American Vaudeville Museum

All material © 1998-2010 American Museum of Vaudeville, Inc.  Page 32

New York Clipper

The New York Clipper was published weekly from 1853 to 1923. Called “The Old Reliable” and “The Showman’s Bible,” the newspaper was the comprehensive journal for the entire amusement world. The accuracy of its news and the generous treatment accorded performers in minstrelsy, variety, vaudeville, musical comedy and moving pictures made the Clipper the most important and influential medium for people in the entertainment business.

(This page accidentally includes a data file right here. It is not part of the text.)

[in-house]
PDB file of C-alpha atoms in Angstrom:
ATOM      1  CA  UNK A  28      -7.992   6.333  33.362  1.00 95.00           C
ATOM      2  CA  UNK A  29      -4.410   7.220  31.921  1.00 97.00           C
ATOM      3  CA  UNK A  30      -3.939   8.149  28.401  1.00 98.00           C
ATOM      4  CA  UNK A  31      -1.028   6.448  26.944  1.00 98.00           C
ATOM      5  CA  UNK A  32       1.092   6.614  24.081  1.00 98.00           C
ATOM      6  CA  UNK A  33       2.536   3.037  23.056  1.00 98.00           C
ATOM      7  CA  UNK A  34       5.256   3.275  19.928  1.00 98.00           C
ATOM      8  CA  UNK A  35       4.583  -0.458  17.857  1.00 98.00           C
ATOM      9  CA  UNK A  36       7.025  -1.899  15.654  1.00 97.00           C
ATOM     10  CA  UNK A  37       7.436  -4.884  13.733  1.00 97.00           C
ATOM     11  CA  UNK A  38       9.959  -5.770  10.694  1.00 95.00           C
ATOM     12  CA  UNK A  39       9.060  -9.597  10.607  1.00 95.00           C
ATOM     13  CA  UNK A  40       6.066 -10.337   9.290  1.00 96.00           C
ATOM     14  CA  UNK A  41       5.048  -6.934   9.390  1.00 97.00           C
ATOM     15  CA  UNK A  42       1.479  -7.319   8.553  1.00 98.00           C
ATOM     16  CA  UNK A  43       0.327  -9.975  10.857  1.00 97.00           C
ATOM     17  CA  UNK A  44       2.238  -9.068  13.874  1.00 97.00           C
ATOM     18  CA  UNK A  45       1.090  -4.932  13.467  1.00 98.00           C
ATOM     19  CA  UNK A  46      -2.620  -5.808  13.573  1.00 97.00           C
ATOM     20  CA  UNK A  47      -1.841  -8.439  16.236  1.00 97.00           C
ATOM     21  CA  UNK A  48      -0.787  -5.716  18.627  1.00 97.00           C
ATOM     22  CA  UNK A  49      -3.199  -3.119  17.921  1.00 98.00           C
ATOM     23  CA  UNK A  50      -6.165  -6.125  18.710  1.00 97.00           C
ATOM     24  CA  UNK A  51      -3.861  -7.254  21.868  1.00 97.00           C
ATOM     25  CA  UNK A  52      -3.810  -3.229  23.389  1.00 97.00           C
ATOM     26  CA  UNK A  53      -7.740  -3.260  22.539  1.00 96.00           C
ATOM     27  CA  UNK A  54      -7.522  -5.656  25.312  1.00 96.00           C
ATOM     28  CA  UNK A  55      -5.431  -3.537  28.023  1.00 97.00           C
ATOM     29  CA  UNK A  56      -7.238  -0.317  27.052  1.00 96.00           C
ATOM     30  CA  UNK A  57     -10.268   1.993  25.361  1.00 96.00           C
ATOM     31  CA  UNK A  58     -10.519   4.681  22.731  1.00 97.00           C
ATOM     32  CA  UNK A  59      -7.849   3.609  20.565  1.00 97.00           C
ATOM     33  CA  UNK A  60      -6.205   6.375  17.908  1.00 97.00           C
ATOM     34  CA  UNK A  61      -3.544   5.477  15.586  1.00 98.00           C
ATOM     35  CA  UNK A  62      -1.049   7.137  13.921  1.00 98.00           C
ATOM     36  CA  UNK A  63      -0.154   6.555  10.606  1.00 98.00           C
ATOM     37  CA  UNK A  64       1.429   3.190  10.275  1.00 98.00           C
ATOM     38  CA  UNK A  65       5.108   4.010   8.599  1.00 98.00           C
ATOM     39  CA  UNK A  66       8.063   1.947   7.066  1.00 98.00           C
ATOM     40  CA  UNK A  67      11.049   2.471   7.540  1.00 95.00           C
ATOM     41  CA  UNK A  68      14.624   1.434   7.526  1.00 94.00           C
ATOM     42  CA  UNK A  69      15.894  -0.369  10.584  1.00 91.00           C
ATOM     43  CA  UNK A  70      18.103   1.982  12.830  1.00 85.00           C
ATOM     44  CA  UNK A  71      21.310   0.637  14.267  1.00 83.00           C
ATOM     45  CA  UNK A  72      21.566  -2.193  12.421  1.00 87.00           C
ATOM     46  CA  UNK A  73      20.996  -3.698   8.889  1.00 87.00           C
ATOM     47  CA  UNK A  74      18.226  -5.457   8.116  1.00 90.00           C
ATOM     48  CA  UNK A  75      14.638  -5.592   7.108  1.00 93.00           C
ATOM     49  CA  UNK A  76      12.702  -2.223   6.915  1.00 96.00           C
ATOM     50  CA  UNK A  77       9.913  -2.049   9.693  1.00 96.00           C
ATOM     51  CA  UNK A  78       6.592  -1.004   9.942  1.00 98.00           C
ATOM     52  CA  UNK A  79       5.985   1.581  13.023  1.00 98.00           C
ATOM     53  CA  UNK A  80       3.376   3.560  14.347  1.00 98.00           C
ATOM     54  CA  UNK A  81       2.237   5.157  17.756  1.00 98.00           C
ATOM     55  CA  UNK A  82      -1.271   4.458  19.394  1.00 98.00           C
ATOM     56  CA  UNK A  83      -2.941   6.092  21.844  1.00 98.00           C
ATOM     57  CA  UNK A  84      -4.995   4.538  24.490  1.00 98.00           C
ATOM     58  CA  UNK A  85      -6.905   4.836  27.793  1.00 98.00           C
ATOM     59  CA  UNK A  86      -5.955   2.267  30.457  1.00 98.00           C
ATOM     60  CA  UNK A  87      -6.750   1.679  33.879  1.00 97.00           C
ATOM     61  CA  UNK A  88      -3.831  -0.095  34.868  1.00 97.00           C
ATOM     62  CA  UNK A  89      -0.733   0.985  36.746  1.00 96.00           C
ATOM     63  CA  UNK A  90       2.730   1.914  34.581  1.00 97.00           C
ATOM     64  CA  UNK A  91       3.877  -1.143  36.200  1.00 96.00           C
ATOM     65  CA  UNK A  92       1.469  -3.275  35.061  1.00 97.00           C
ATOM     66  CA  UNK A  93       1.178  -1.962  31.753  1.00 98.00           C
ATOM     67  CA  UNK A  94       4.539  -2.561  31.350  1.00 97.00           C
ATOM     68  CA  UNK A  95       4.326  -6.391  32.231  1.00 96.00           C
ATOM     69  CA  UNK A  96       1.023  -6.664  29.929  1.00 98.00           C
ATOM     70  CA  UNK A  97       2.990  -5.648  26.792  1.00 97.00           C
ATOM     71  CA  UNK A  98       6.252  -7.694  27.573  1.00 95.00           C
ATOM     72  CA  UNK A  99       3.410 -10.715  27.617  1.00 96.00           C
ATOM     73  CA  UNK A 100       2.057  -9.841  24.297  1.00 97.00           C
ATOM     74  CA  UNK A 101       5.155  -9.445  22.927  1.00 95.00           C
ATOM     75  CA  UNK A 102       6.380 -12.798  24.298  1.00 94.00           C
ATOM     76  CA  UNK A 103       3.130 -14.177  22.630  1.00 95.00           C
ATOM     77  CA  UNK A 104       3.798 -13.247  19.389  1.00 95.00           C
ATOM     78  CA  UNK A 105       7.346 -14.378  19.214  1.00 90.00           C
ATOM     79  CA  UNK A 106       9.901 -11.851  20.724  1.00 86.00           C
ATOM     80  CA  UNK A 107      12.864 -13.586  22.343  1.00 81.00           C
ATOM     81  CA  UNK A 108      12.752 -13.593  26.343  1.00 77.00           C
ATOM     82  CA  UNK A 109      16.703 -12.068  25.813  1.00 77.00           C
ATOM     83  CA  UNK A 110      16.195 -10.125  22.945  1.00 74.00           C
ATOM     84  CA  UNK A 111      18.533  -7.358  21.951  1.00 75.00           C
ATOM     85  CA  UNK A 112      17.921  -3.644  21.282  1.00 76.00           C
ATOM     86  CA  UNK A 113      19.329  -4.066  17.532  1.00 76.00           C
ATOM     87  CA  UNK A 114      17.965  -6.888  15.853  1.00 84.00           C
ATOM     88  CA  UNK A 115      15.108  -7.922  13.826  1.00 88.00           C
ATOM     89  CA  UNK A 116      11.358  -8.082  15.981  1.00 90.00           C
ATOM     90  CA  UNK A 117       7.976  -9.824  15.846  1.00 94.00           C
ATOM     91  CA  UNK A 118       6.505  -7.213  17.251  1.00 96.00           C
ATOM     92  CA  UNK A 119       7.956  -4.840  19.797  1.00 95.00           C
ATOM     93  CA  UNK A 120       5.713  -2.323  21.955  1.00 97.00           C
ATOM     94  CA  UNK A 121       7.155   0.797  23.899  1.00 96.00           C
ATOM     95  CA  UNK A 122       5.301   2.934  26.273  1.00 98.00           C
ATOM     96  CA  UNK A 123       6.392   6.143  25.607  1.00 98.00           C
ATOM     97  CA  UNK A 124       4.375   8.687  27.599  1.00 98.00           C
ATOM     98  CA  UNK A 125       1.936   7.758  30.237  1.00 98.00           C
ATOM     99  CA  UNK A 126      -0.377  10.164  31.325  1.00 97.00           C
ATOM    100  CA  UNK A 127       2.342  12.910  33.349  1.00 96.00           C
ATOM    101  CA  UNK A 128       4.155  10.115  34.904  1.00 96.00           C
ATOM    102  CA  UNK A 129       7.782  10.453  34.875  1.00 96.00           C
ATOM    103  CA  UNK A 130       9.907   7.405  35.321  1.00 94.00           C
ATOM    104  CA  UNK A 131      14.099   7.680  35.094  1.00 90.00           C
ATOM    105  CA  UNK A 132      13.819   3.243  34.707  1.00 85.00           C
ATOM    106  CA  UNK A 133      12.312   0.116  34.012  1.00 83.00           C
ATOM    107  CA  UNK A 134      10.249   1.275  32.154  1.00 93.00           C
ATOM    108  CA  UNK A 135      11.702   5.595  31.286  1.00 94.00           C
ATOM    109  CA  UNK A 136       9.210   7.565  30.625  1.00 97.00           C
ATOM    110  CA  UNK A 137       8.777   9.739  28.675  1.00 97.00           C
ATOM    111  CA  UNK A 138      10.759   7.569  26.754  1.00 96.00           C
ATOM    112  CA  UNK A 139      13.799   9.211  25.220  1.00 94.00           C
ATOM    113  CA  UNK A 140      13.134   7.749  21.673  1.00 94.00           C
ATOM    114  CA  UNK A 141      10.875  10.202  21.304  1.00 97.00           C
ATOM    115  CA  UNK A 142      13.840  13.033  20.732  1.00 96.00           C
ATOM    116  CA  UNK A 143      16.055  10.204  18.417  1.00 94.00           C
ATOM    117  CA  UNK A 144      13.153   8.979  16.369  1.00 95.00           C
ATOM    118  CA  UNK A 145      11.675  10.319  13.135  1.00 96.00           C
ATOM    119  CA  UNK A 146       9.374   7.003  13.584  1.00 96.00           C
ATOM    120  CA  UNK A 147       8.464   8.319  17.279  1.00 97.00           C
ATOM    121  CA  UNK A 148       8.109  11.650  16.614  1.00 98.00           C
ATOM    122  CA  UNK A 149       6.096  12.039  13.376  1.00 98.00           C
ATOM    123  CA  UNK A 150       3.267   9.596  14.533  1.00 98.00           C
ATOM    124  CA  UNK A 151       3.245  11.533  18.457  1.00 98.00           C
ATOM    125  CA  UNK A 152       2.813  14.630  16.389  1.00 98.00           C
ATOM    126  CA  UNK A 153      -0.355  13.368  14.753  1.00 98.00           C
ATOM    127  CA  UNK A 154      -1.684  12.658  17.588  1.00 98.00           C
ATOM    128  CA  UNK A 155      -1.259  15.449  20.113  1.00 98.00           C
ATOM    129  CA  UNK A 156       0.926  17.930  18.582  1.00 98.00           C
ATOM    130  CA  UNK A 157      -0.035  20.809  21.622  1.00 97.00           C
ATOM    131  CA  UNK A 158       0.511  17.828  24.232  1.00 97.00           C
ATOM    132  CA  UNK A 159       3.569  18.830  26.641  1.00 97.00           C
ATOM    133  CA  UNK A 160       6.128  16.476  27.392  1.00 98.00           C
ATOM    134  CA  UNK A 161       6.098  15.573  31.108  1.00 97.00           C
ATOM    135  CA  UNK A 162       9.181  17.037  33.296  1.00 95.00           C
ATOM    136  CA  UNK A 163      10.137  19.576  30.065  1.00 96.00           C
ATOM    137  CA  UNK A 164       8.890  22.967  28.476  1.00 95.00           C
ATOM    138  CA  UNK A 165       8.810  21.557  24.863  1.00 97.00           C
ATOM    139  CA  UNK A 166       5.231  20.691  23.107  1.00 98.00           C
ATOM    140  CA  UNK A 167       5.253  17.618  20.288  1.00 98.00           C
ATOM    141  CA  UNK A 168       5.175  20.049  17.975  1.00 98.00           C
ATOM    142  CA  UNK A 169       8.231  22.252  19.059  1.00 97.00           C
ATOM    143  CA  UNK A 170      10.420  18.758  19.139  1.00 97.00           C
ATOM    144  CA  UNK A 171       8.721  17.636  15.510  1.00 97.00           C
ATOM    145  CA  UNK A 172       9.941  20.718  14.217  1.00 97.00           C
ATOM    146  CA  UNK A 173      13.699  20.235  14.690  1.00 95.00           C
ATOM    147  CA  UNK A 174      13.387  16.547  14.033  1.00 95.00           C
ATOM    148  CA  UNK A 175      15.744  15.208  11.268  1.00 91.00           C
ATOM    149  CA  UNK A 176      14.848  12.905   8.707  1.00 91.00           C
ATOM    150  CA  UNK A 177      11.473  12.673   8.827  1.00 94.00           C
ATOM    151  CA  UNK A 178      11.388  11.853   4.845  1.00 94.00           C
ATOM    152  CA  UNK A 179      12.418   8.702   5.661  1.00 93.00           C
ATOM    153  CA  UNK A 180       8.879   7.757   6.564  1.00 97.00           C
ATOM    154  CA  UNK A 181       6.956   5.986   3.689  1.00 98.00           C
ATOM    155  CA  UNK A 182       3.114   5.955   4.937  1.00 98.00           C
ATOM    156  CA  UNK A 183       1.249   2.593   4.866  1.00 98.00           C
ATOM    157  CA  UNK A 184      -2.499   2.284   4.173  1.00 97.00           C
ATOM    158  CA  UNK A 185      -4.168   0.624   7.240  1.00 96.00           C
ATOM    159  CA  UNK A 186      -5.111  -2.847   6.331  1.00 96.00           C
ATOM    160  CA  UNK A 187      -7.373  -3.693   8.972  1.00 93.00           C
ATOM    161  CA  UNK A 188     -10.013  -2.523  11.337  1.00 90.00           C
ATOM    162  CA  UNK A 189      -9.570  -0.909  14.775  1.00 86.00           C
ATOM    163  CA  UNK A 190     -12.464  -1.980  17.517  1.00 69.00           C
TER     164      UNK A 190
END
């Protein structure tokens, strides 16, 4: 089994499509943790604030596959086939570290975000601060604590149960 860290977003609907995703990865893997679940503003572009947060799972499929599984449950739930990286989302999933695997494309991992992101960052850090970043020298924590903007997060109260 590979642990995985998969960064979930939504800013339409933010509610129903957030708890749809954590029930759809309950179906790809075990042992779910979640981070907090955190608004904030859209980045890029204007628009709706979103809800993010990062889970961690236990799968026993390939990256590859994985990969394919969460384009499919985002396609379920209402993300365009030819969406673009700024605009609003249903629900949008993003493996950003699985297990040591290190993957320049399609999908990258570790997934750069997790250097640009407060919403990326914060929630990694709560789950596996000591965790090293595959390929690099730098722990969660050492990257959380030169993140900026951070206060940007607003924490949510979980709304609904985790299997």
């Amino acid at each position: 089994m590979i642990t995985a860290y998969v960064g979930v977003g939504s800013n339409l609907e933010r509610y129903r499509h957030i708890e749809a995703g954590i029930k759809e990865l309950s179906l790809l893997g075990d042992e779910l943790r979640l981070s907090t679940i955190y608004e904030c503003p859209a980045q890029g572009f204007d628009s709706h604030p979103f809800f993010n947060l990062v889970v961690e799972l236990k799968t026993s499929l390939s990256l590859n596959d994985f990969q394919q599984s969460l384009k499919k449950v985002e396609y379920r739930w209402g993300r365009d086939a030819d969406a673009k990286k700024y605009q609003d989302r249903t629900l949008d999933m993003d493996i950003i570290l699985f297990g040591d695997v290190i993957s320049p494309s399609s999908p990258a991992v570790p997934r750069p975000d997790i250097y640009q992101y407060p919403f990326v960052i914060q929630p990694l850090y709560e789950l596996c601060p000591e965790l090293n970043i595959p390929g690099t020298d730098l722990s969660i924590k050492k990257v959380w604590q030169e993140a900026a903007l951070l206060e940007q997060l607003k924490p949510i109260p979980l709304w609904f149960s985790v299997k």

The Clipper, first published by Harrison Fulton Trent on 14 May 1853, was a competitor of the sensationalist Police Gazette, a weekly covering sporting activities and lurid stories of murder and mayhem. After two years of editorial and financial struggle, Trent sold the paper to its young editor, Francis (Frank) Queen. During its early years, the Clipper devoted its space to sports news, including pugilism, sculling, billiards, running, horse racing and the beginnings of baseball. The paper provided authoritative and reliable coverage for the most part disdained by the news dailies.